• Promoting broader regional cooperation. Regional grid initiatives could potentially pave the way for economic ties in other areas, too, and create interdependencies that can add to regional cohesion. In Central Asia, when construction recently started on a project to connect Tajikistan and the Kyrgyzstan—which have surplus hydropower—to Afghanistan and Pakistan, Afghanistan’s president hailed it as an opportunity to bring “peace and stability” to the region.5

But a Green Super Grid for Asia will not happen overnight. Europe’s grid has been connected for over half a century and still only a tenth of the available power is traded among member states; Asia’s most developed interconnection projects in South Asia and Southeast Asia have each been in the planning stage for around two decades and are only now taking their first steps toward multilateral trade.6 Among the issues to iron out are licensing agreements, harmonizing technical standards and guidelines on transmission pricing.7 With the price of energy storage falling quickly, countries will also need to weigh the costs and benefits of large-scale, complex transmissions projects against localized and distributed forms of energy that can be deployed more rapidly such as in Myanmar.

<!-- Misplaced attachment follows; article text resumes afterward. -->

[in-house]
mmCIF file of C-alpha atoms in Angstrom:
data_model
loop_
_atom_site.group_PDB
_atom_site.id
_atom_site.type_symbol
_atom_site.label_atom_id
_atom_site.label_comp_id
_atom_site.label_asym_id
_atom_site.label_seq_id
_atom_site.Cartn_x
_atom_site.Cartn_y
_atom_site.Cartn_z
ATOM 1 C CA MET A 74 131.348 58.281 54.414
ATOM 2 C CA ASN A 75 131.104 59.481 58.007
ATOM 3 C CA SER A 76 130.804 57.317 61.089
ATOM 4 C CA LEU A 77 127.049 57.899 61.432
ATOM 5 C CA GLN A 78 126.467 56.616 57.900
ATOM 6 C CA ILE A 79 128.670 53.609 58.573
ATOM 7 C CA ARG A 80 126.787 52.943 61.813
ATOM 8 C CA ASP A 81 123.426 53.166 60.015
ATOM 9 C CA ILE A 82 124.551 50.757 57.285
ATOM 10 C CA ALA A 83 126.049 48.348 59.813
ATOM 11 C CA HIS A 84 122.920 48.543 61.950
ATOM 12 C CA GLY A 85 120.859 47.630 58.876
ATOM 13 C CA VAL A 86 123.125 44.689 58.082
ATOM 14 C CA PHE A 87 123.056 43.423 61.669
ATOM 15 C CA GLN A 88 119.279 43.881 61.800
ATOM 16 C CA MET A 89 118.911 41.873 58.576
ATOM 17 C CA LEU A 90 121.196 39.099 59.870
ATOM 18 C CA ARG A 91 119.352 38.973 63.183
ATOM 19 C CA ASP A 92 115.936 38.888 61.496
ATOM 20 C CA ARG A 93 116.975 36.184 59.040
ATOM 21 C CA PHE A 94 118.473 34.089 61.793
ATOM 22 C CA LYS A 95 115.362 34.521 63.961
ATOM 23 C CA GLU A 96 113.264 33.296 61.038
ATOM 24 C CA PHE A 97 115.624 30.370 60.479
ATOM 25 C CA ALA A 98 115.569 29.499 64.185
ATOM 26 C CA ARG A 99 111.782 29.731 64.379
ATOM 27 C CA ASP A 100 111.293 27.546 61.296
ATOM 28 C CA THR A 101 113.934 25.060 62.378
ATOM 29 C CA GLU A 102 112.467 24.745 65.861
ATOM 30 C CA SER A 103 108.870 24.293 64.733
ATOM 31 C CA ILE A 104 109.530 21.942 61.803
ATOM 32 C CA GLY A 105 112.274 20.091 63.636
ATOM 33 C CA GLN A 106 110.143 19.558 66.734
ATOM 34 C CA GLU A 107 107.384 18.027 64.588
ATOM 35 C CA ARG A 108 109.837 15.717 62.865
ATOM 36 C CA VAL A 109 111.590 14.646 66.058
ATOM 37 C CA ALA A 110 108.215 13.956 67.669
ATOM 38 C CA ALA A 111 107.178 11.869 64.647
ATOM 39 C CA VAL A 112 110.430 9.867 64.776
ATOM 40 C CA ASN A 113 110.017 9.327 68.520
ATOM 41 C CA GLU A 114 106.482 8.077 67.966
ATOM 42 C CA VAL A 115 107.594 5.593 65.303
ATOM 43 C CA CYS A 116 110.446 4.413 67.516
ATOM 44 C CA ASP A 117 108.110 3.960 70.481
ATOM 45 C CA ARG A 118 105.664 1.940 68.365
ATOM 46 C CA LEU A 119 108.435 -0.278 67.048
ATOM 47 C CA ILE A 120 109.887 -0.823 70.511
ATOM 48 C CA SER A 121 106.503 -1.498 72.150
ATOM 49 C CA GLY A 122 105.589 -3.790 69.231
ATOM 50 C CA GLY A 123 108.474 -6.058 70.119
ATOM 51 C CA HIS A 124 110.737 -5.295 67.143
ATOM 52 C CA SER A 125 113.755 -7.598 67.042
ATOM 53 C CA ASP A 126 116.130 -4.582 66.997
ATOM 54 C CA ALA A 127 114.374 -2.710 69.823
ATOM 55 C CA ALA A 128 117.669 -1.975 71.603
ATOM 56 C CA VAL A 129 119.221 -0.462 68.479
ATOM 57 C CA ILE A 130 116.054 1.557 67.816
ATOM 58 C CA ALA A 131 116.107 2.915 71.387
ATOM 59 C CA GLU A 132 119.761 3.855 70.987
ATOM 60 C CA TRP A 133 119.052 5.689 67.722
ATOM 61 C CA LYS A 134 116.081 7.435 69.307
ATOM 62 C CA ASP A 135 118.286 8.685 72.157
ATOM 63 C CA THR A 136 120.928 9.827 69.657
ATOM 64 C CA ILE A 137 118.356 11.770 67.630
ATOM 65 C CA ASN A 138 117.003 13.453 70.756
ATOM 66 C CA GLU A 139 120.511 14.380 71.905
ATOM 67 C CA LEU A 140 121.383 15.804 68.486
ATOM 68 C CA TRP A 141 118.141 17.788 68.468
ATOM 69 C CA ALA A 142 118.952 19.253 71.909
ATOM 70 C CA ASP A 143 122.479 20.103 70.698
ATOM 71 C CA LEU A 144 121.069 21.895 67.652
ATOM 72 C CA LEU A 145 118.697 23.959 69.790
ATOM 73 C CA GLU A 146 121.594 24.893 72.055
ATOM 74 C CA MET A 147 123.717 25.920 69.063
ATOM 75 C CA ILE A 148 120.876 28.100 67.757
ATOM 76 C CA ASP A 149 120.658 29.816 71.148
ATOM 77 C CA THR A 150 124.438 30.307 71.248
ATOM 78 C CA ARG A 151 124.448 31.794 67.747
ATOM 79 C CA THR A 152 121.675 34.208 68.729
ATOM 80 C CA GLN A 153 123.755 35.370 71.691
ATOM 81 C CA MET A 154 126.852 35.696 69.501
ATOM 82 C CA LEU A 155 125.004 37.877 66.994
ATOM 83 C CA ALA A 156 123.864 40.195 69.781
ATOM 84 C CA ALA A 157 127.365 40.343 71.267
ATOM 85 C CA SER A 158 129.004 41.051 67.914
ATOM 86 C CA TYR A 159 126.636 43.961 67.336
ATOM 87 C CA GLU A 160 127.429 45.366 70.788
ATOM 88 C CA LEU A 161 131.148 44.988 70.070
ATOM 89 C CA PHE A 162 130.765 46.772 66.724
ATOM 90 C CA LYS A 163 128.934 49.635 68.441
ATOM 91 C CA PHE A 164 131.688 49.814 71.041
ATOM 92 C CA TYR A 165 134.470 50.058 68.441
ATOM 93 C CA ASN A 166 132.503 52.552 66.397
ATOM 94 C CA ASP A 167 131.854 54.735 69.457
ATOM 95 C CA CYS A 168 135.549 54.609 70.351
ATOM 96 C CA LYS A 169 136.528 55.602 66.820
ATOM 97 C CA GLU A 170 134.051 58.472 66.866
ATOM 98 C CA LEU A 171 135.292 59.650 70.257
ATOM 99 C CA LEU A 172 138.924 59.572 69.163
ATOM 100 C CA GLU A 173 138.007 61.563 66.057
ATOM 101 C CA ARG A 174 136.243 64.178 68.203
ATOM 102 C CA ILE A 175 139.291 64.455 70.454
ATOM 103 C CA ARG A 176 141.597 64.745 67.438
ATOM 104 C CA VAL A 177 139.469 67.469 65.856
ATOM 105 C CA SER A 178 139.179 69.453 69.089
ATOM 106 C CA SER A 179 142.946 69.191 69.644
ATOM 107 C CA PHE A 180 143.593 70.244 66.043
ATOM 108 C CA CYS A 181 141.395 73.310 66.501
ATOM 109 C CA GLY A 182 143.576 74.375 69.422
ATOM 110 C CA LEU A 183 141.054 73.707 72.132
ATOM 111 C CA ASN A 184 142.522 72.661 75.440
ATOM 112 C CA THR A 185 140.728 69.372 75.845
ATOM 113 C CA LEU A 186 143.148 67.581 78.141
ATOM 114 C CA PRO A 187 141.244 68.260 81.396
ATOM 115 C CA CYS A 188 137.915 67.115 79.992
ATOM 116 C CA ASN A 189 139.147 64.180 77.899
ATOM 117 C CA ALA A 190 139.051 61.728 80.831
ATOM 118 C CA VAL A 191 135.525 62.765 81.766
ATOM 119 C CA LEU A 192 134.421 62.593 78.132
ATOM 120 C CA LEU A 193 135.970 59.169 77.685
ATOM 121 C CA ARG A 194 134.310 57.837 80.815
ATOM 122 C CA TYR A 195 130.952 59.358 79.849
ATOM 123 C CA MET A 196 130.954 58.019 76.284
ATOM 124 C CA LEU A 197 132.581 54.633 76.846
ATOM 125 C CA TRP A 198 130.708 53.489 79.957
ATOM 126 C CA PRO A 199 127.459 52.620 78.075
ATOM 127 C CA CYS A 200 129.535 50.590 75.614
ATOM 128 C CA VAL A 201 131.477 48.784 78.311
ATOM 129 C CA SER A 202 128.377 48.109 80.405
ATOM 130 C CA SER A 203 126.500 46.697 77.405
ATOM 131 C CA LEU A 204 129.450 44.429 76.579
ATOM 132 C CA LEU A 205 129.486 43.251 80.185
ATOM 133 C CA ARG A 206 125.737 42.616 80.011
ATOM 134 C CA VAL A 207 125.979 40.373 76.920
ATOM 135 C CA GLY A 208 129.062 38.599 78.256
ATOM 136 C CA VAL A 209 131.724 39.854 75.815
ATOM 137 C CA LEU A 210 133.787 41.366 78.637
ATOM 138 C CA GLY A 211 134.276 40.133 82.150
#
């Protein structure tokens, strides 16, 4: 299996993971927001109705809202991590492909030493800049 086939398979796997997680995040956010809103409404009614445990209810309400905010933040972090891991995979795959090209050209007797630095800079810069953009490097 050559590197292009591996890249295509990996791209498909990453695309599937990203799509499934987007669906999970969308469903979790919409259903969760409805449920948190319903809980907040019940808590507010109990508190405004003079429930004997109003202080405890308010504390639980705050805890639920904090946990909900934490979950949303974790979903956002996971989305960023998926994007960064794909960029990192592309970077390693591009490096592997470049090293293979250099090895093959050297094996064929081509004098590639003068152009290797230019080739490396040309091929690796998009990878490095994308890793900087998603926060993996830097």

Asia has a huge untapped potential for renewables, and regional networks could help develop more capacity, boost access and support stronger economic integration. Whatever the eventual time frame, what is clear is that further connections within Asia are likely,8 making regional power grids one more of the many options to reach our global climate and sustainable development goals.

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1 Asian Infrastructure Investment Bank and the Economist Intelligence Unit. 2019. Asian Infrastructure Finance 2019: Bridging Borders: Infrastructure to Connect Asia and Beyond. p. 99, citing the Renewable Energy Institute. 2017. Asian Super Grid Interim Report 2017.
2 Ibid.
3 AIIB and EIU. Asian Infrastructure Finance 2019. p. 99, with citations.
4 Ibid.
5 Ibid, citing CASA-1000. 2017. “Casa 100 enters construction phase with signing of EPC contracts for over 500 km of high voltage direct current transmission line in Afghanistan”.
6 Ibid., p. 102.
7 Ibid., p. 100.
8 Ibid., p. 102.






David Morgado

Senior Energy Policy Specialist, Strategy and Policy Department AIIB